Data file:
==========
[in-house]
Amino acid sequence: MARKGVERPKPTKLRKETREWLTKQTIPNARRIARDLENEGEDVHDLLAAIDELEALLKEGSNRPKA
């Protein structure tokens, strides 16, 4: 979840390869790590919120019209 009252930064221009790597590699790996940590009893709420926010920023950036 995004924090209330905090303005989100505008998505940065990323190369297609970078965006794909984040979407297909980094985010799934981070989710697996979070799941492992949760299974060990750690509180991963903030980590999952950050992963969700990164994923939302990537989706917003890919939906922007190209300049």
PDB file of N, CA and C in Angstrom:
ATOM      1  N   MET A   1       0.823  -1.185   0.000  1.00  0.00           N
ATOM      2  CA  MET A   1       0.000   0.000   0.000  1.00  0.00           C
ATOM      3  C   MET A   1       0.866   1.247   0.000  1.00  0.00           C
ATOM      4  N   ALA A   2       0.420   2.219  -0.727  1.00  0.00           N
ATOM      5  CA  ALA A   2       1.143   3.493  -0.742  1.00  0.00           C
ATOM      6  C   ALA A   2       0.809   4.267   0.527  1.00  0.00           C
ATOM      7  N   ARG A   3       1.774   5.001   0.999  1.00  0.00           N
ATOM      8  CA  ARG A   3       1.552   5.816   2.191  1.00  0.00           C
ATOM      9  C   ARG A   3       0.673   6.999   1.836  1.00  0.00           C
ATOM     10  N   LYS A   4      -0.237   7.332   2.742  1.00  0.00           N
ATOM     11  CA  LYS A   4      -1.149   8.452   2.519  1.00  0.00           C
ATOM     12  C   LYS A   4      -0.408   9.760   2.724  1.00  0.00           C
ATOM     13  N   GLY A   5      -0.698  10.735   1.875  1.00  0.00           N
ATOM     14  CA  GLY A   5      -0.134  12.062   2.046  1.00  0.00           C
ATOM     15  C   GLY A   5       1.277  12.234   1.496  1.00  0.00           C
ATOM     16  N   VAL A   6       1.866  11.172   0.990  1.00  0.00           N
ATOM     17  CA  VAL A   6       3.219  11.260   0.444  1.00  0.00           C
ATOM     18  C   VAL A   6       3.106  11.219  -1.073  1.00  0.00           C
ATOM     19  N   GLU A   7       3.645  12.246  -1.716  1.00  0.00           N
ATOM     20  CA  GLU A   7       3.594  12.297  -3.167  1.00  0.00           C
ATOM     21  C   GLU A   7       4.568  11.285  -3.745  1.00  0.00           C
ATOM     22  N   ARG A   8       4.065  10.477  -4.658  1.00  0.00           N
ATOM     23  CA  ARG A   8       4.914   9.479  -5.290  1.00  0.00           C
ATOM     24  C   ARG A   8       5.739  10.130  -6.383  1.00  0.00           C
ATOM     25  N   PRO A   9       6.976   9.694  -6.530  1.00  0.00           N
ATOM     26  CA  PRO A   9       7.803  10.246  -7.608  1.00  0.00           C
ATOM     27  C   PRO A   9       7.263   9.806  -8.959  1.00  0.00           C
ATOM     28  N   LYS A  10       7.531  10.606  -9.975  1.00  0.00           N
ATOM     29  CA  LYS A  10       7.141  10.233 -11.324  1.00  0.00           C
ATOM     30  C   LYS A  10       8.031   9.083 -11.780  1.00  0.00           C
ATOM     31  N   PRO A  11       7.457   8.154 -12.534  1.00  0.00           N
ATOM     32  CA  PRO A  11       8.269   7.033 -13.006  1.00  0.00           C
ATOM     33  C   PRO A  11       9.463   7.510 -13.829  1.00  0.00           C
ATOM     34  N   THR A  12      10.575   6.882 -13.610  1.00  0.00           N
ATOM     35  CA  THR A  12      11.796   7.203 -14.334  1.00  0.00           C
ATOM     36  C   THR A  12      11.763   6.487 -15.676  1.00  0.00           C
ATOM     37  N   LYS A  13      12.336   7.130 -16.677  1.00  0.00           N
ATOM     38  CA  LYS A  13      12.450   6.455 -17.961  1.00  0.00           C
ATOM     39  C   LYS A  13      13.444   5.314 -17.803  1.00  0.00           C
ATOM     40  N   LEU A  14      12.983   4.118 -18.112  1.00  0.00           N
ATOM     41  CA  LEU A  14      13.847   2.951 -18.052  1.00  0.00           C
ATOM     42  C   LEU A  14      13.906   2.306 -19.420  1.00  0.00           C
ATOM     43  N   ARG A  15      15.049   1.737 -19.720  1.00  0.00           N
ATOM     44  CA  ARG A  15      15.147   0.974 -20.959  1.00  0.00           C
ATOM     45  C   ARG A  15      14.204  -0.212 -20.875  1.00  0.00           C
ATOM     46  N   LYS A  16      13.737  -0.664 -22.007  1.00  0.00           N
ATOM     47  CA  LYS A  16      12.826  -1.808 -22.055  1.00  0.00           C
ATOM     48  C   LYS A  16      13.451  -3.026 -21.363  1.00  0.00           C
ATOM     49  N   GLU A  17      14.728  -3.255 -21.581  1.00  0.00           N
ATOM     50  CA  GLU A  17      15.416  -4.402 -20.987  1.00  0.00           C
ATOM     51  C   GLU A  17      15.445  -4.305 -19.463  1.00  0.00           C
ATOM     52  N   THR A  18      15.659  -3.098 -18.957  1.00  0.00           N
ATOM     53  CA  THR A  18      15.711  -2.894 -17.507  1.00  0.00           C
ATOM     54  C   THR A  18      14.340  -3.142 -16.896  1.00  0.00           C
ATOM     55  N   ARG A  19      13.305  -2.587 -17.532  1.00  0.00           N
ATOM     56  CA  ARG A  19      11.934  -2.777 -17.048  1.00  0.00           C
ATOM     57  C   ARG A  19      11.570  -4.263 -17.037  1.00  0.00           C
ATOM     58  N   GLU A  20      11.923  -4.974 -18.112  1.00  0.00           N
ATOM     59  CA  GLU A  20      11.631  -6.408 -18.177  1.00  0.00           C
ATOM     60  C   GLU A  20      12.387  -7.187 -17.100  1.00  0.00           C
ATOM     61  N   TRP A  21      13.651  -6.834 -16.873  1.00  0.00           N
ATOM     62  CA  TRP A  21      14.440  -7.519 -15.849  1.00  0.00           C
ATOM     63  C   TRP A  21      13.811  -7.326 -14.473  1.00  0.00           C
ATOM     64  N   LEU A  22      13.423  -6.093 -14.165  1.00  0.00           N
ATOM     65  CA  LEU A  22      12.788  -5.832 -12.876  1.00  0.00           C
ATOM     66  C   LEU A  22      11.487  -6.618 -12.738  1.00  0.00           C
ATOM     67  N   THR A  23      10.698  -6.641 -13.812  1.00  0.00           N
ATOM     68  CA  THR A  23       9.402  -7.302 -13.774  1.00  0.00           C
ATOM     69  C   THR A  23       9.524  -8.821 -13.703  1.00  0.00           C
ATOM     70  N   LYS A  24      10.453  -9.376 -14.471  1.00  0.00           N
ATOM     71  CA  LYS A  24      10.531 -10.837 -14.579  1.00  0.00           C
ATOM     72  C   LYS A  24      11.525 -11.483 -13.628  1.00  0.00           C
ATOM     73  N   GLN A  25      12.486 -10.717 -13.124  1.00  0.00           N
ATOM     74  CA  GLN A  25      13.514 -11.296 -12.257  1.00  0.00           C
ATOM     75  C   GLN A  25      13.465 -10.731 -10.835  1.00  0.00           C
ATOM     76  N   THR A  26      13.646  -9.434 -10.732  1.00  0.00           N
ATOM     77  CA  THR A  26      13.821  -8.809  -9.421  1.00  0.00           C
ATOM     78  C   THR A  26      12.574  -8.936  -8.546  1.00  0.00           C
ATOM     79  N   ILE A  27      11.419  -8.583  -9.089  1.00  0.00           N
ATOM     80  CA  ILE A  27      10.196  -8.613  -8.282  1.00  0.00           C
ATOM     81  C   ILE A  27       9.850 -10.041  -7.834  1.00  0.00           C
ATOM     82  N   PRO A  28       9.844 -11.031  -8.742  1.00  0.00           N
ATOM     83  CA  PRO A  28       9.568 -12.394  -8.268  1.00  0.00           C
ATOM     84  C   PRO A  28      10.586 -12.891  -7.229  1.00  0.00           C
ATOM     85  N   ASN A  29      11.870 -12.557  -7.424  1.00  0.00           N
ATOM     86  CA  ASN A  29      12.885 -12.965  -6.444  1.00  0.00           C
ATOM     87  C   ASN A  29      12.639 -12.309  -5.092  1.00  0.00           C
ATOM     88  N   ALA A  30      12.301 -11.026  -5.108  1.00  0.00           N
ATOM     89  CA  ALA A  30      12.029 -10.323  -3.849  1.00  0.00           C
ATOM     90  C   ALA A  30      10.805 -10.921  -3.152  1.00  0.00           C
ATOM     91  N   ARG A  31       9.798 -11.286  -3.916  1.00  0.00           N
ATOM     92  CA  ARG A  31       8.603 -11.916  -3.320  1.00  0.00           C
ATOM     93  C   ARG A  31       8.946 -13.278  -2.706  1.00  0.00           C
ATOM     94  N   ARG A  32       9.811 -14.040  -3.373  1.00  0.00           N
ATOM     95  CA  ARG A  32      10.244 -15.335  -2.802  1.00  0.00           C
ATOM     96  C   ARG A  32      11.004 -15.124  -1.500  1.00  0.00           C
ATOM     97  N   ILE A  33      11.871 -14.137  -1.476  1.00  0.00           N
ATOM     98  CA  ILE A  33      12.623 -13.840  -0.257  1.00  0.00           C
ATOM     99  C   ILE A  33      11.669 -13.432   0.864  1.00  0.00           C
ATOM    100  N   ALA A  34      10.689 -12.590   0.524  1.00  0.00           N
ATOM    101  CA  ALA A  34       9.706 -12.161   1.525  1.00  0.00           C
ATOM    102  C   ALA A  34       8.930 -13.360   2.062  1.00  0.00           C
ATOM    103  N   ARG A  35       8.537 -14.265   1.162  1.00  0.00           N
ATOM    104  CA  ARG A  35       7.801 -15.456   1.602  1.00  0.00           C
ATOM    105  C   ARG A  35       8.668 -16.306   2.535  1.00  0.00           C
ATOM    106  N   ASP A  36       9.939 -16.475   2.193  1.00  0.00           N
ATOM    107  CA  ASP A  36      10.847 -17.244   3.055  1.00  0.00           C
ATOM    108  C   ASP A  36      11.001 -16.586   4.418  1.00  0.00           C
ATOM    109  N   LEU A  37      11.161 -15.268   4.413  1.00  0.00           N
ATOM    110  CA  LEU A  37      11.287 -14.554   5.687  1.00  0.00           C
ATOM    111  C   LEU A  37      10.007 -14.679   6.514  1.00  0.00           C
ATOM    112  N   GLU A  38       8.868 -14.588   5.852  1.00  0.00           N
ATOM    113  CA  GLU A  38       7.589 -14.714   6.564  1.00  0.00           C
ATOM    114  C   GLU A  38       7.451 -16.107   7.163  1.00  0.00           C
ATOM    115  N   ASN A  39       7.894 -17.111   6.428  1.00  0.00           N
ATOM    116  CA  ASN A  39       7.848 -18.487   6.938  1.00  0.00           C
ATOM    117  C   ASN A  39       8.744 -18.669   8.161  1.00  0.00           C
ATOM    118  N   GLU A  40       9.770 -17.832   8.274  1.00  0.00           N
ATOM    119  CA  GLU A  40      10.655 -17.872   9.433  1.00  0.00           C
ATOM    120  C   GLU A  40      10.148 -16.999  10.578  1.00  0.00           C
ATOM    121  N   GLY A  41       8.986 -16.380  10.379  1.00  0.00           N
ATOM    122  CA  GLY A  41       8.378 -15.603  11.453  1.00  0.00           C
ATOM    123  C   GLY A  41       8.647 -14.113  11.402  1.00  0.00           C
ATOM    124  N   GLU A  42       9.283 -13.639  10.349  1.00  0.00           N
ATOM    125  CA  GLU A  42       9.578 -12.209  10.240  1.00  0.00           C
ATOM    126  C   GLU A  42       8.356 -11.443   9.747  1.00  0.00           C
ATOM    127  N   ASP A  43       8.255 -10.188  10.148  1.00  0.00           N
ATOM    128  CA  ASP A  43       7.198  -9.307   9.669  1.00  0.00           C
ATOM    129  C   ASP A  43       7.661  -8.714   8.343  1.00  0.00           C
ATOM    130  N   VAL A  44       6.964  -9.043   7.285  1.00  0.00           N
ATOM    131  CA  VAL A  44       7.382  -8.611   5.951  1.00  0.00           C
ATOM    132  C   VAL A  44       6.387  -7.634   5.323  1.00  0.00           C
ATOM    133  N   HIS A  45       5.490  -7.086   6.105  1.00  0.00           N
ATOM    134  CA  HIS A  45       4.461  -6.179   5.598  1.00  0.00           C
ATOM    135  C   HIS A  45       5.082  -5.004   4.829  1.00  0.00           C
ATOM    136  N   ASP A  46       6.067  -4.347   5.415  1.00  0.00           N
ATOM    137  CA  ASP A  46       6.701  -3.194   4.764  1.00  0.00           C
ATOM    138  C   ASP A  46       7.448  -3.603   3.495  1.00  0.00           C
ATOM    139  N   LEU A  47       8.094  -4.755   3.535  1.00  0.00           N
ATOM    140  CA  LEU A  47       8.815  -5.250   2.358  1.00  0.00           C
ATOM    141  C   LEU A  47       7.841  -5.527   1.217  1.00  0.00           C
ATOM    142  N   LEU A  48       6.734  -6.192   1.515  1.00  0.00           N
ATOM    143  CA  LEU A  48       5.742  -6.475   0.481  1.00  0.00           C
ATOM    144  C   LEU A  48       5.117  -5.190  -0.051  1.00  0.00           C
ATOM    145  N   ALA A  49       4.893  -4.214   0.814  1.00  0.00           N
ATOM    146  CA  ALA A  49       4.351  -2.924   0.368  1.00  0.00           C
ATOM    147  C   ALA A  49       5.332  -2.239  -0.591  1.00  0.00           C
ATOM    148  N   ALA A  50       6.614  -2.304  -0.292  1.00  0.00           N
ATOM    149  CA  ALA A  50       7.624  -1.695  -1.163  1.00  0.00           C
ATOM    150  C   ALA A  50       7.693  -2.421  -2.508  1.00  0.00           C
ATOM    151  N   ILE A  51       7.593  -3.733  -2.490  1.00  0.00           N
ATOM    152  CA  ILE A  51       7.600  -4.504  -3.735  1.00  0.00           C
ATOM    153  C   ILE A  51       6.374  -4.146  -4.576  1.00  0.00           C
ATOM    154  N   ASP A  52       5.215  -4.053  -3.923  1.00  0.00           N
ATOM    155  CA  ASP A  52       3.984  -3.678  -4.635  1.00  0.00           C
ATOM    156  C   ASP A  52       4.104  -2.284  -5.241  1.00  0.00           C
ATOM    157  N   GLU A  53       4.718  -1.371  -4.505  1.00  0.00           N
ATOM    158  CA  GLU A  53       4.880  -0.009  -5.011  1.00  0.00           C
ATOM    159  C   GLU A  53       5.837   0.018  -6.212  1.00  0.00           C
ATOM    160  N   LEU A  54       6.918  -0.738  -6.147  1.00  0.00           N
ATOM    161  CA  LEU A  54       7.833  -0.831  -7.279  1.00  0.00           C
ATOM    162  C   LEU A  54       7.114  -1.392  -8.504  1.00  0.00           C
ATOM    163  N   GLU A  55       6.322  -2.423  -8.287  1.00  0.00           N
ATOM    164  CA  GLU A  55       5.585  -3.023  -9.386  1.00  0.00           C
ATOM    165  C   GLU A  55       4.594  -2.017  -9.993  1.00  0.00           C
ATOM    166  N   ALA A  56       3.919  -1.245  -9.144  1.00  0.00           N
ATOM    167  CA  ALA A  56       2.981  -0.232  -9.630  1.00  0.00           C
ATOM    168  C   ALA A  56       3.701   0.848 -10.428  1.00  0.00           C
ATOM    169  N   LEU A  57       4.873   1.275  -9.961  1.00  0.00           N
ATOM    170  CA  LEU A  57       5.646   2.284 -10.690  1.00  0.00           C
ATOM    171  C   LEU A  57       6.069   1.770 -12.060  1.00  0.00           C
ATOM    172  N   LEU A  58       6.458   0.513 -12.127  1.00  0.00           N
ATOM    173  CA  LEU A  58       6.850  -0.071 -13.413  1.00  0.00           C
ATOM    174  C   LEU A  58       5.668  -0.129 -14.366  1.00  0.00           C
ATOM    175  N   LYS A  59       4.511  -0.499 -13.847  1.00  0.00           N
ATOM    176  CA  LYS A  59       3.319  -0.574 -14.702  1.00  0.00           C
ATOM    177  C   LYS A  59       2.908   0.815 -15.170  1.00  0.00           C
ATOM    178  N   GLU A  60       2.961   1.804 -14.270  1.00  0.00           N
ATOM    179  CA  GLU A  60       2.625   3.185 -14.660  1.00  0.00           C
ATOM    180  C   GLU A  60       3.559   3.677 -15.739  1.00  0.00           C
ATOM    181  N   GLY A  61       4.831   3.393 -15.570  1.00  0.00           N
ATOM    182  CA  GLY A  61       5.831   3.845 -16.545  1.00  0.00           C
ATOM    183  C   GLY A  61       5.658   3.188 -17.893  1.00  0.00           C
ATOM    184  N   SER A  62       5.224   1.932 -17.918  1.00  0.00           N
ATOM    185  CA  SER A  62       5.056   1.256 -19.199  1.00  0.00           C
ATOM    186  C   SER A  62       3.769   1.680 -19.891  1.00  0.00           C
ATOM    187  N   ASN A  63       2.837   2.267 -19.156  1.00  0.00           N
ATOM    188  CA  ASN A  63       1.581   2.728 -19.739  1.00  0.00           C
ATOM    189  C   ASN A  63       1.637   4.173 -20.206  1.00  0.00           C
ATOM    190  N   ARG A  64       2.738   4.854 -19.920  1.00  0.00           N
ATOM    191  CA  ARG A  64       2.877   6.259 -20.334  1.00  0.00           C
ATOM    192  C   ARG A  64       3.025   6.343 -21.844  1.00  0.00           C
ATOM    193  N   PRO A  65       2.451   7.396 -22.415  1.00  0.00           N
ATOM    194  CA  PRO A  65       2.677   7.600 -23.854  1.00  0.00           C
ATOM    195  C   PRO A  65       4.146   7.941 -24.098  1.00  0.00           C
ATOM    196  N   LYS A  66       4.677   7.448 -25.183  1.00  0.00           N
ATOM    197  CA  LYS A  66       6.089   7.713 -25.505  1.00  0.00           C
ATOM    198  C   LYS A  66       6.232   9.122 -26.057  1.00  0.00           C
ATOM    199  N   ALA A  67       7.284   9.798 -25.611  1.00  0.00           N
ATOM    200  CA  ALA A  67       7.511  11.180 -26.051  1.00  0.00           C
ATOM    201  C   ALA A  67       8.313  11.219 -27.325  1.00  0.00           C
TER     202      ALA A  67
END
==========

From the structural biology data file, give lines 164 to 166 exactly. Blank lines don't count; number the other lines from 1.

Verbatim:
ATOM    160  N   LEU A  54       6.918  -0.738  -6.147  1.00  0.00           N
ATOM    161  CA  LEU A  54       7.833  -0.831  -7.279  1.00  0.00           C
ATOM    162  C   LEU A  54       7.114  -1.392  -8.504  1.00  0.00           C